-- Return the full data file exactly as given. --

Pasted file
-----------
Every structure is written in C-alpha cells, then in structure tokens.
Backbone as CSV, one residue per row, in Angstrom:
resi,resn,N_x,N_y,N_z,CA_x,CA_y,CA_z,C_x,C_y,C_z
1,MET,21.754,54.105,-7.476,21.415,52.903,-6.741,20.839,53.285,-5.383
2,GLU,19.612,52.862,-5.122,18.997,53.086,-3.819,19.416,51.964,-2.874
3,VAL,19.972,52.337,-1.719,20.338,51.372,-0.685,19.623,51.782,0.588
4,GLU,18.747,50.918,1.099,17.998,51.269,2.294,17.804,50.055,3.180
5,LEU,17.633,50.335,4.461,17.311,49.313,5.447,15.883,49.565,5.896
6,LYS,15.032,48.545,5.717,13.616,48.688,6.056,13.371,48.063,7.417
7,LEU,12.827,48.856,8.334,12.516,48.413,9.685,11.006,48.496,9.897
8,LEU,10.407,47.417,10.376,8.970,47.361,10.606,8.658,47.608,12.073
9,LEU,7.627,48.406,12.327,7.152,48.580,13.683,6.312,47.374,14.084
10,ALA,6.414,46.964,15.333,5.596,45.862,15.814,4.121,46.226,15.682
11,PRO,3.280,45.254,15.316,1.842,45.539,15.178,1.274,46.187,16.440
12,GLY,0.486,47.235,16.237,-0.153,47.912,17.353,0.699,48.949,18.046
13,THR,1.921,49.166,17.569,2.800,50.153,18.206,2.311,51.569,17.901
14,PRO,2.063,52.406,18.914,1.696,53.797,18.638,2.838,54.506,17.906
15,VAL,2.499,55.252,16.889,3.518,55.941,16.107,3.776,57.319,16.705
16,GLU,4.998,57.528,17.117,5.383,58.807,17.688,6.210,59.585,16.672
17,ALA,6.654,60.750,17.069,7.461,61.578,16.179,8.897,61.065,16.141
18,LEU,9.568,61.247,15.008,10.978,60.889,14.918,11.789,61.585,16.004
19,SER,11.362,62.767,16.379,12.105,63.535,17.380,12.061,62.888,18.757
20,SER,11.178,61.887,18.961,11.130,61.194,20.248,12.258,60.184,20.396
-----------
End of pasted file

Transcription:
Every structure is written in C-alpha cells, then in structure tokens.
Backbone as CSV, one residue per row, in Angstrom:
resi,resn,N_x,N_y,N_z,CA_x,CA_y,CA_z,C_x,C_y,C_z
1,MET,21.754,54.105,-7.476,21.415,52.903,-6.741,20.839,53.285,-5.383
2,GLU,19.612,52.862,-5.122,18.997,53.086,-3.819,19.416,51.964,-2.874
3,VAL,19.972,52.337,-1.719,20.338,51.372,-0.685,19.623,51.782,0.588
4,GLU,18.747,50.918,1.099,17.998,51.269,2.294,17.804,50.055,3.180
5,LEU,17.633,50.335,4.461,17.311,49.313,5.447,15.883,49.565,5.896
6,LYS,15.032,48.545,5.717,13.616,48.688,6.056,13.371,48.063,7.417
7,LEU,12.827,48.856,8.334,12.516,48.413,9.685,11.006,48.496,9.897
8,LEU,10.407,47.417,10.376,8.970,47.361,10.606,8.658,47.608,12.073
9,LEU,7.627,48.406,12.327,7.152,48.580,13.683,6.312,47.374,14.084
10,ALA,6.414,46.964,15.333,5.596,45.862,15.814,4.121,46.226,15.682
11,PRO,3.280,45.254,15.316,1.842,45.539,15.178,1.274,46.187,16.440
12,GLY,0.486,47.235,16.237,-0.153,47.912,17.353,0.699,48.949,18.046
13,THR,1.921,49.166,17.569,2.800,50.153,18.206,2.311,51.569,17.901
14,PRO,2.063,52.406,18.914,1.696,53.797,18.638,2.838,54.506,17.906
15,VAL,2.499,55.252,16.889,3.518,55.941,16.107,3.776,57.319,16.705
16,GLU,4.998,57.528,17.117,5.383,58.807,17.688,6.210,59.585,16.672
17,ALA,6.654,60.750,17.069,7.461,61.578,16.179,8.897,61.065,16.141
18,LEU,9.568,61.247,15.008,10.978,60.889,14.918,11.789,61.585,16.004
19,SER,11.362,62.767,16.379,12.105,63.535,17.380,12.061,62.888,18.757
20,SER,11.178,61.887,18.961,11.130,61.194,20.248,12.258,60.184,20.396